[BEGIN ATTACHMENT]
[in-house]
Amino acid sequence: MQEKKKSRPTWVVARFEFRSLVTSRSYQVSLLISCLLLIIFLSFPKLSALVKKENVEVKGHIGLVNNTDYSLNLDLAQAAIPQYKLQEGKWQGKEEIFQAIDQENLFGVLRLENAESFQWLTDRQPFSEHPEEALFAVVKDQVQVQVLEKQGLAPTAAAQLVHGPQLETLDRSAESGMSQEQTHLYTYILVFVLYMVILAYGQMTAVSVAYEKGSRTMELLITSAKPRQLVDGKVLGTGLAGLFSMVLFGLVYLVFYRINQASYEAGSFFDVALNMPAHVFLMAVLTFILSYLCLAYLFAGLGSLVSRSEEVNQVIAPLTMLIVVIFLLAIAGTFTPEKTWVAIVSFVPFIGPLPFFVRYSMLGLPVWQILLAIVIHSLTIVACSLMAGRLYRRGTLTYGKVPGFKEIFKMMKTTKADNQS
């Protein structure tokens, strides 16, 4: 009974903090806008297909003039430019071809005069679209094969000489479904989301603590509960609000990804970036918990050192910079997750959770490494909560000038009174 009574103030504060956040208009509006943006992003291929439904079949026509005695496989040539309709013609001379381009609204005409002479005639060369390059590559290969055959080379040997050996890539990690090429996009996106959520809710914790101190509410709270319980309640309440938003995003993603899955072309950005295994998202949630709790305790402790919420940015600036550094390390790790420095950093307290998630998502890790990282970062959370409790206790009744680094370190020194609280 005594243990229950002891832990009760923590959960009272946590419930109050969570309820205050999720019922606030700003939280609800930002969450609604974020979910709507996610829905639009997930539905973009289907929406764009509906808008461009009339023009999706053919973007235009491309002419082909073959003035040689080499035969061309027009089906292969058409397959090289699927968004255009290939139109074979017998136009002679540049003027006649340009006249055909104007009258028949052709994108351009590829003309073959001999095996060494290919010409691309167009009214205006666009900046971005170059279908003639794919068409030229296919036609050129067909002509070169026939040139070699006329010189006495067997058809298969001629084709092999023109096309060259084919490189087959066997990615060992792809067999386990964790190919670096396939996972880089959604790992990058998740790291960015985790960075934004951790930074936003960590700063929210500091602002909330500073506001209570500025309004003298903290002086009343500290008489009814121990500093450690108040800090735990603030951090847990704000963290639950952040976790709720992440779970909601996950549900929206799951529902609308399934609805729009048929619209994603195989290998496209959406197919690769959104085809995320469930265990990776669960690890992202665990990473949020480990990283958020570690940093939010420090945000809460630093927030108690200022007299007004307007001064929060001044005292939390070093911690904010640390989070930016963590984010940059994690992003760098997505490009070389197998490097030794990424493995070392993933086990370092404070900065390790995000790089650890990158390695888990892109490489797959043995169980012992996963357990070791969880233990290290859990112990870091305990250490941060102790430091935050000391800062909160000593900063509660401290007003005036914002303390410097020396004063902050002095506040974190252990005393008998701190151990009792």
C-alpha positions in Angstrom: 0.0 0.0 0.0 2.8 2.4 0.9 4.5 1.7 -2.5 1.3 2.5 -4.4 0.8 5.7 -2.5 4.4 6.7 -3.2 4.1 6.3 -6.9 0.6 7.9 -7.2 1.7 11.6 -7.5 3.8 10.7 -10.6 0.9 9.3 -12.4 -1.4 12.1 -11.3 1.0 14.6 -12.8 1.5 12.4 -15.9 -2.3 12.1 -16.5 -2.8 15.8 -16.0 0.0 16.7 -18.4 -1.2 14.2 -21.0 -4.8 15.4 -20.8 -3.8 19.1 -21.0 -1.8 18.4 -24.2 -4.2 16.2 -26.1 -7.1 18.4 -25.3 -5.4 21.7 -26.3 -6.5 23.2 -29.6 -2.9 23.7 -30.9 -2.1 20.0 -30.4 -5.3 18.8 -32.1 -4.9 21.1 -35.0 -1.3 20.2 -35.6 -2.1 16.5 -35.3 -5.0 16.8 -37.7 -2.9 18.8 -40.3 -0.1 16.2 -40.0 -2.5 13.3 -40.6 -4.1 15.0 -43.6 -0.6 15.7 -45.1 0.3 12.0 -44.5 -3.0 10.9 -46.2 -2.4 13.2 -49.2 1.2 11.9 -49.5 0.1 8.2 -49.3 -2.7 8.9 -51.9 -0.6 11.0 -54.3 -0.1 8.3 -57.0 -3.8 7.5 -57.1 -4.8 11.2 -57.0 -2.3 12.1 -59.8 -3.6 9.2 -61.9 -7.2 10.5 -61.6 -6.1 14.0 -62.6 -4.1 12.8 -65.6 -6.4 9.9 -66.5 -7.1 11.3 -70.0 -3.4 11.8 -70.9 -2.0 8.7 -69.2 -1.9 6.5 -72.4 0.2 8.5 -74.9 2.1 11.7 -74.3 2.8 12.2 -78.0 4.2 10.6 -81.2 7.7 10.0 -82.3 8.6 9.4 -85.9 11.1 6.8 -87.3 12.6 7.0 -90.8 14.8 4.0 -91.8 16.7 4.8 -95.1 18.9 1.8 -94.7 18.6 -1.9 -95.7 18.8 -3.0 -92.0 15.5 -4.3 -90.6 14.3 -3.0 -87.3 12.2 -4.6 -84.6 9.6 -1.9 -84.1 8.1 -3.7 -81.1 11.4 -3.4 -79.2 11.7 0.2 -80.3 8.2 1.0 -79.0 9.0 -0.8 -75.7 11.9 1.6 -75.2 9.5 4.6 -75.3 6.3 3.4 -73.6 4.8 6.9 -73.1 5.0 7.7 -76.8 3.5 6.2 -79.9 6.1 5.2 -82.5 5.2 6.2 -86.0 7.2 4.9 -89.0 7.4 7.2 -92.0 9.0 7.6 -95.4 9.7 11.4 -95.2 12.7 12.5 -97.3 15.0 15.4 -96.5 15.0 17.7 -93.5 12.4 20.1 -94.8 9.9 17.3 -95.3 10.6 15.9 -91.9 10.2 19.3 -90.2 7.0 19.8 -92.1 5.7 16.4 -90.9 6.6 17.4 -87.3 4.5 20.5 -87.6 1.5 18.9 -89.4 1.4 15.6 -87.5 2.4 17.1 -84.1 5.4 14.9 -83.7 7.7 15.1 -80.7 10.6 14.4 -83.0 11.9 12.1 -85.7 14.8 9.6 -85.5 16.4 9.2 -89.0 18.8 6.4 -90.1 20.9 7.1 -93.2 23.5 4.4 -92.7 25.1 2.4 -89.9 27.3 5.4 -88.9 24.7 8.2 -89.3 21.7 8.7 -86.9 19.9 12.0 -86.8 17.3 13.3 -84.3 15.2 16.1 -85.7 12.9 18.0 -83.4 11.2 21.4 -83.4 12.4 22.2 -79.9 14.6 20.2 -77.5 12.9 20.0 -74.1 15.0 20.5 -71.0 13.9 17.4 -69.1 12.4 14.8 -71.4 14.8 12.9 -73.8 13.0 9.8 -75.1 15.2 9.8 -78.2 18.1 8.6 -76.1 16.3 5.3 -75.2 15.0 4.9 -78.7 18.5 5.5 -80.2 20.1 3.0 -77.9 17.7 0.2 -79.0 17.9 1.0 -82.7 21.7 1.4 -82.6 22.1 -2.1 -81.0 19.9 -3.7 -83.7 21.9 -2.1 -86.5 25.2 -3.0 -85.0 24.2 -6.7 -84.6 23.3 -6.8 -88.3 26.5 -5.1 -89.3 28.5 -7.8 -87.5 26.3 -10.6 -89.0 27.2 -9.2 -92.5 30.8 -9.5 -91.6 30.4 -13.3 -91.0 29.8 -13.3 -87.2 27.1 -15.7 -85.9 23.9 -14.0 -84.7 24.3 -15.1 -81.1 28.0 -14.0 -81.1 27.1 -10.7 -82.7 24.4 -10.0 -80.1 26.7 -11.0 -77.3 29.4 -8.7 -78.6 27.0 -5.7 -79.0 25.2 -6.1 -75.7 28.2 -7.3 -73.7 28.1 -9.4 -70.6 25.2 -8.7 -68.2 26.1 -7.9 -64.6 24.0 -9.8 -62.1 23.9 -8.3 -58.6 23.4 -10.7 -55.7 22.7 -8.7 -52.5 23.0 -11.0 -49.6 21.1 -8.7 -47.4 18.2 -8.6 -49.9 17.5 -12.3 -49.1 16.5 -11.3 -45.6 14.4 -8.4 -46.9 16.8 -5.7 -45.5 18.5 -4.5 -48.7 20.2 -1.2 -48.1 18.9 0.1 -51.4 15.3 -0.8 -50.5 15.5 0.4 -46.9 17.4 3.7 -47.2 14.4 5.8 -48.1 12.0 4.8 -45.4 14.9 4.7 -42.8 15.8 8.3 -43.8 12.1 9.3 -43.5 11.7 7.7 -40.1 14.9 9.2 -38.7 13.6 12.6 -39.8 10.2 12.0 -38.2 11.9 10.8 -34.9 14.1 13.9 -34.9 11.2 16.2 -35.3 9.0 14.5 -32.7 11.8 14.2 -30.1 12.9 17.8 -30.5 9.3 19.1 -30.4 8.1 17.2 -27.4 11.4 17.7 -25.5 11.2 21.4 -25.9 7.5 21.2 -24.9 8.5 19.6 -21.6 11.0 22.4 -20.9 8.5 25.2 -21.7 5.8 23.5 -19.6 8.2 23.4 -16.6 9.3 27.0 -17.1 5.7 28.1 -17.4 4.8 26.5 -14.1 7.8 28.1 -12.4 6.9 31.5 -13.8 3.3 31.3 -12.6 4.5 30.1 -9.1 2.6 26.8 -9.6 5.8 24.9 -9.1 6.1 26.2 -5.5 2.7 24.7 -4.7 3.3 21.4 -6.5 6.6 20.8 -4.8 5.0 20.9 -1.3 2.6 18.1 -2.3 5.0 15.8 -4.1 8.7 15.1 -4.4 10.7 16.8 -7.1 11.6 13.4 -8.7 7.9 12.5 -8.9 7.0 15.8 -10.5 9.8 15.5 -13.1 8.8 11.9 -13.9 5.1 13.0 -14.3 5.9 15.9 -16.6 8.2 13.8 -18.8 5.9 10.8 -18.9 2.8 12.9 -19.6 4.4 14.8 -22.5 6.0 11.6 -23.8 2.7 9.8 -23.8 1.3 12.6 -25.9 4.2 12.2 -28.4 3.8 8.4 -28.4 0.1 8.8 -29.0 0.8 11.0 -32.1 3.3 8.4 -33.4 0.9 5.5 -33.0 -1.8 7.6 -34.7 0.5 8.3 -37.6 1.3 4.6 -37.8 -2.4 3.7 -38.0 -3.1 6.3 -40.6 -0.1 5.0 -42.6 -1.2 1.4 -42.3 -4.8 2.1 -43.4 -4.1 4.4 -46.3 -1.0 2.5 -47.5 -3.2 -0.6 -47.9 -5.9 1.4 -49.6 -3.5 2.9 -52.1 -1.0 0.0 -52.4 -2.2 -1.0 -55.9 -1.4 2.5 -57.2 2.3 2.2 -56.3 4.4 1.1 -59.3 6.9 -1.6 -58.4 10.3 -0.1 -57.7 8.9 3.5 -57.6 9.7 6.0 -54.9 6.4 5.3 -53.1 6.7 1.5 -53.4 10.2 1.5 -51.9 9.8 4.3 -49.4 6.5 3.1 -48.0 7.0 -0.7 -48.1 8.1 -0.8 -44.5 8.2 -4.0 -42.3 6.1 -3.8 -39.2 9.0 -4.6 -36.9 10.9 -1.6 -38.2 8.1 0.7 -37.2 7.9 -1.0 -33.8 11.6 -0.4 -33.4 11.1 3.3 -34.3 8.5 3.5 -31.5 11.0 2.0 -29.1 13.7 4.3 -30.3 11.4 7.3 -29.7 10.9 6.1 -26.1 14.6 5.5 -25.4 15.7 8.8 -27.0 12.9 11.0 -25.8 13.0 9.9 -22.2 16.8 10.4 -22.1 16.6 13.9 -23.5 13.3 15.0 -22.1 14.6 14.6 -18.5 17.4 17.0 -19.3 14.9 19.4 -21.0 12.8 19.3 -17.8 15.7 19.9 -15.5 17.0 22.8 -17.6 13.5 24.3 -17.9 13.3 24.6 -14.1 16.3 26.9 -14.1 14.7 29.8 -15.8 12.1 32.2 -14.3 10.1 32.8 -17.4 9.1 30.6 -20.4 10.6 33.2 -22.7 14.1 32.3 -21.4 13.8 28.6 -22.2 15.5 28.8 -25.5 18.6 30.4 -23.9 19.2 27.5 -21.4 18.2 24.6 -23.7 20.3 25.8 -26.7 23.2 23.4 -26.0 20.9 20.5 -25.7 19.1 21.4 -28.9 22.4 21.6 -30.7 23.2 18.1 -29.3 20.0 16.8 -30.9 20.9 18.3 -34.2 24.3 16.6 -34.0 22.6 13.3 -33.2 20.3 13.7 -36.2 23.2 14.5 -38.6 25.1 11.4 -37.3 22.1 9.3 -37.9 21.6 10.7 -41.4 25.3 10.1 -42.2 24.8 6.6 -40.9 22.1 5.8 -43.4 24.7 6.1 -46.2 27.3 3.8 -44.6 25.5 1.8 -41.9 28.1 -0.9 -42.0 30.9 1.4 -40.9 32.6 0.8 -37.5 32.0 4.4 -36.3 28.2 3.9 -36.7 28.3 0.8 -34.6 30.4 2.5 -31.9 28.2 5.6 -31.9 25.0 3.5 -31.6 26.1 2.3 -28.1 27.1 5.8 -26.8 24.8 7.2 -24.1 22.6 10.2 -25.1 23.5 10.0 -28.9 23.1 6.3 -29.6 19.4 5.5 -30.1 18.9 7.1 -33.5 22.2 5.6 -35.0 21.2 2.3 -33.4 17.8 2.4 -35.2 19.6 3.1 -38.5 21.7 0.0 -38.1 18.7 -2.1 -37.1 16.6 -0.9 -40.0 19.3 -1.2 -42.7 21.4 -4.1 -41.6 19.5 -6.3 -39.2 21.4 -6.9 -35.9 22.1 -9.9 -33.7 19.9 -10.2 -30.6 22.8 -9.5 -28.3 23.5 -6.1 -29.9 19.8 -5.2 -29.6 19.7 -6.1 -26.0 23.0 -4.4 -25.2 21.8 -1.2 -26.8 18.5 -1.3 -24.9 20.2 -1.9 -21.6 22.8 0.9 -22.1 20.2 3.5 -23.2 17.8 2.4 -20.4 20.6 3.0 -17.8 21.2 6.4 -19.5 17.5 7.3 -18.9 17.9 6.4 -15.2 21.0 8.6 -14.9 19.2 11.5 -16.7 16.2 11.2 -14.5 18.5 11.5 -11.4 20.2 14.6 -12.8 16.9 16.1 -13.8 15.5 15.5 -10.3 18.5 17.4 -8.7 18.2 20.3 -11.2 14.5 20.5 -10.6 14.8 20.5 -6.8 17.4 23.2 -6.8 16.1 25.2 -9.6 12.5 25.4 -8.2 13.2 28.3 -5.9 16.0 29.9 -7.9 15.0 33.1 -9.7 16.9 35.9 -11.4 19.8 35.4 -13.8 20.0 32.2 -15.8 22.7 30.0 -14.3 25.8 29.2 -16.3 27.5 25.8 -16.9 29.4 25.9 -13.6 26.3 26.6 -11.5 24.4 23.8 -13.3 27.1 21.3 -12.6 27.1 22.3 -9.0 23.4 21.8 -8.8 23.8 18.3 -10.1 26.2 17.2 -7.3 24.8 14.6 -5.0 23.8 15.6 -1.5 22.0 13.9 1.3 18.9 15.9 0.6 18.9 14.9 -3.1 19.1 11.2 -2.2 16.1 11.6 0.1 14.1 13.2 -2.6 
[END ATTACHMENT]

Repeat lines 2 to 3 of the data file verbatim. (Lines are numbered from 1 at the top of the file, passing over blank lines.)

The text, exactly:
Amino acid sequence: MQEKKKSRPTWVVARFEFRSLVTSRSYQVSLLISCLLLIIFLSFPKLSALVKKENVEVKGHIGLVNNTDYSLNLDLAQAAIPQYKLQEGKWQGKEEIFQAIDQENLFGVLRLENAESFQWLTDRQPFSEHPEEALFAVVKDQVQVQVLEKQGLAPTAAAQLVHGPQLETLDRSAESGMSQEQTHLYTYILVFVLYMVILAYGQMTAVSVAYEKGSRTMELLITSAKPRQLVDGKVLGTGLAGLFSMVLFGLVYLVFYRINQASYEAGSFFDVALNMPAHVFLMAVLTFILSYLCLAYLFAGLGSLVSRSEEVNQVIAPLTMLIVVIFLLAIAGTFTPEKTWVAIVSFVPFIGPLPFFVRYSMLGLPVWQILLAIVIHSLTIVACSLMAGRLYRRGTLTYGKVPGFKEIFKMMKTTKADNQS
């Protein structure tokens, strides 16, 4: 009974903090806008297909003039430019071809005069679209094969000489479904989301603590509960609000990804970036918990050192910079997750959770490494909560000038009174 009574103030504060956040208009509006943006992003291929439904079949026509005695496989040539309709013609001379381009609204005409002479005639060369390059590559290969055959080379040997050996890539990690090429996009996106959520809710914790101190509410709270319980309640309440938003995003993603899955072309950005295994998202949630709790305790402790919420940015600036550094390390790790420095950093307290998630998502890790990282970062959370409790206790009744680094370190020194609280 005594243990229950002891832990009760923590959960009272946590419930109050969570309820205050999720019922606030700003939280609800930002969450609604974020979910709507996610829905639009997930539905973009289907929406764009509906808008461009009339023009999706053919973007235009491309002419082909073959003035040689080499035969061309027009089906292969058409397959090289699927968004255009290939139109074979017998136009002679540049003027006649340009006249055909104007009258028949052709994108351009590829003309073959001999095996060494290919010409691309167009009214205006666009900046971005170059279908003639794919068409030229296919036609050129067909002509070169026939040139070699006329010189006495067997058809298969001629084709092999023109096309060259084919490189087959066997990615060992792809067999386990964790190919670096396939996972880089959604790992990058998740790291960015985790960075934004951790930074936003960590700063929210500091602002909330500073506001209570500025309004003298903290002086009343500290008489009814121990500093450690108040800090735990603030951090847990704000963290639950952040976790709720992440779970909601996950549900929206799951529902609308399934609805729009048929619209994603195989290998496209959406197919690769959104085809995320469930265990990776669960690890992202665990990473949020480990990283958020570690940093939010420090945000809460630093927030108690200022007299007004307007001064929060001044005292939390070093911690904010640390989070930016963590984010940059994690992003760098997505490009070389197998490097030794990424493995070392993933086990370092404070900065390790995000790089650890990158390695888990892109490489797959043995169980012992996963357990070791969880233990290290859990112990870091305990250490941060102790430091935050000391800062909160000593900063509660401290007003005036914002303390410097020396004063902050002095506040974190252990005393008998701190151990009792």